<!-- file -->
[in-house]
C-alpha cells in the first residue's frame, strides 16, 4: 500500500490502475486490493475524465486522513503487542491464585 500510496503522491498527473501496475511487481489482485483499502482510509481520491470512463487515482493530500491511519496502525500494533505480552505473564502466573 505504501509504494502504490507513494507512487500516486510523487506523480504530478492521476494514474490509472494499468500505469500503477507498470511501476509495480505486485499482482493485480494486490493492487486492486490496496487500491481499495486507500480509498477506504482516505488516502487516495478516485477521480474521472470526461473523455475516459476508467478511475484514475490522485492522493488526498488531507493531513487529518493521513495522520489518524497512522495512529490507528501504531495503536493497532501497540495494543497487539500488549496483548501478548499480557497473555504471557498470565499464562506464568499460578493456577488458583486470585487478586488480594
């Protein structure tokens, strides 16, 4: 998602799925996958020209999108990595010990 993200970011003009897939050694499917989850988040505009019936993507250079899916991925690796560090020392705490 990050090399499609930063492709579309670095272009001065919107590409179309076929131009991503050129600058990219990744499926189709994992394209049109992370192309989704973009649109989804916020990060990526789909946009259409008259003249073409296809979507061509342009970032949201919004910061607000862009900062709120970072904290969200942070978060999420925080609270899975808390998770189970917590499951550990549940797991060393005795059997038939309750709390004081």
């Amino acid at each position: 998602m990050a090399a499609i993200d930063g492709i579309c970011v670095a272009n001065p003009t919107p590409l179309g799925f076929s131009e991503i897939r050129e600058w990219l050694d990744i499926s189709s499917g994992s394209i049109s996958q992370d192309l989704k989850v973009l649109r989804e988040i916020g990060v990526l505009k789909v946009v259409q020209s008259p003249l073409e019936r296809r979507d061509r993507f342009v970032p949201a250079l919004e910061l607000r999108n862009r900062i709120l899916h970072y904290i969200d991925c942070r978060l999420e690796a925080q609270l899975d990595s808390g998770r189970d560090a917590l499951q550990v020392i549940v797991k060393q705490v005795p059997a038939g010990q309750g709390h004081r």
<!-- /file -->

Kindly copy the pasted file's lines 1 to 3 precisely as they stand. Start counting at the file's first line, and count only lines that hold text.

[in-house]
C-alpha cells in the first residue's frame, strides 16, 4: 500500500490502475486490493475524465486522513503487542491464585 500510496503522491498527473501496475511487481489482485483499502482510509481520491470512463487515482493530500491511519496502525500494533505480552505473564502466573 505504501509504494502504490507513494507512487500516486510523487506523480504530478492521476494514474490509472494499468500505469500503477507498470511501476509495480505486485499482482493485480494486490493492487486492486490496496487500491481499495486507500480509498477506504482516505488516502487516495478516485477521480474521472470526461473523455475516459476508467478511475484514475490522485492522493488526498488531507493531513487529518493521513495522520489518524497512522495512529490507528501504531495503536493497532501497540495494543497487539500488549496483548501478548499480557497473555504471557498470565499464562506464568499460578493456577488458583486470585487478586488480594
């Protein structure tokens, strides 16, 4: 998602799925996958020209999108990595010990 993200970011003009897939050694499917989850988040505009019936993507250079899916991925690796560090020392705490 990050090399499609930063492709579309670095272009001065919107590409179309076929131009991503050129600058990219990744499926189709994992394209049109992370192309989704973009649109989804916020990060990526789909946009259409008259003249073409296809979507061509342009970032949201919004910061607000862009900062709120970072904290969200942070978060999420925080609270899975808390998770189970917590499951550990549940797991060393005795059997038939309750709390004081």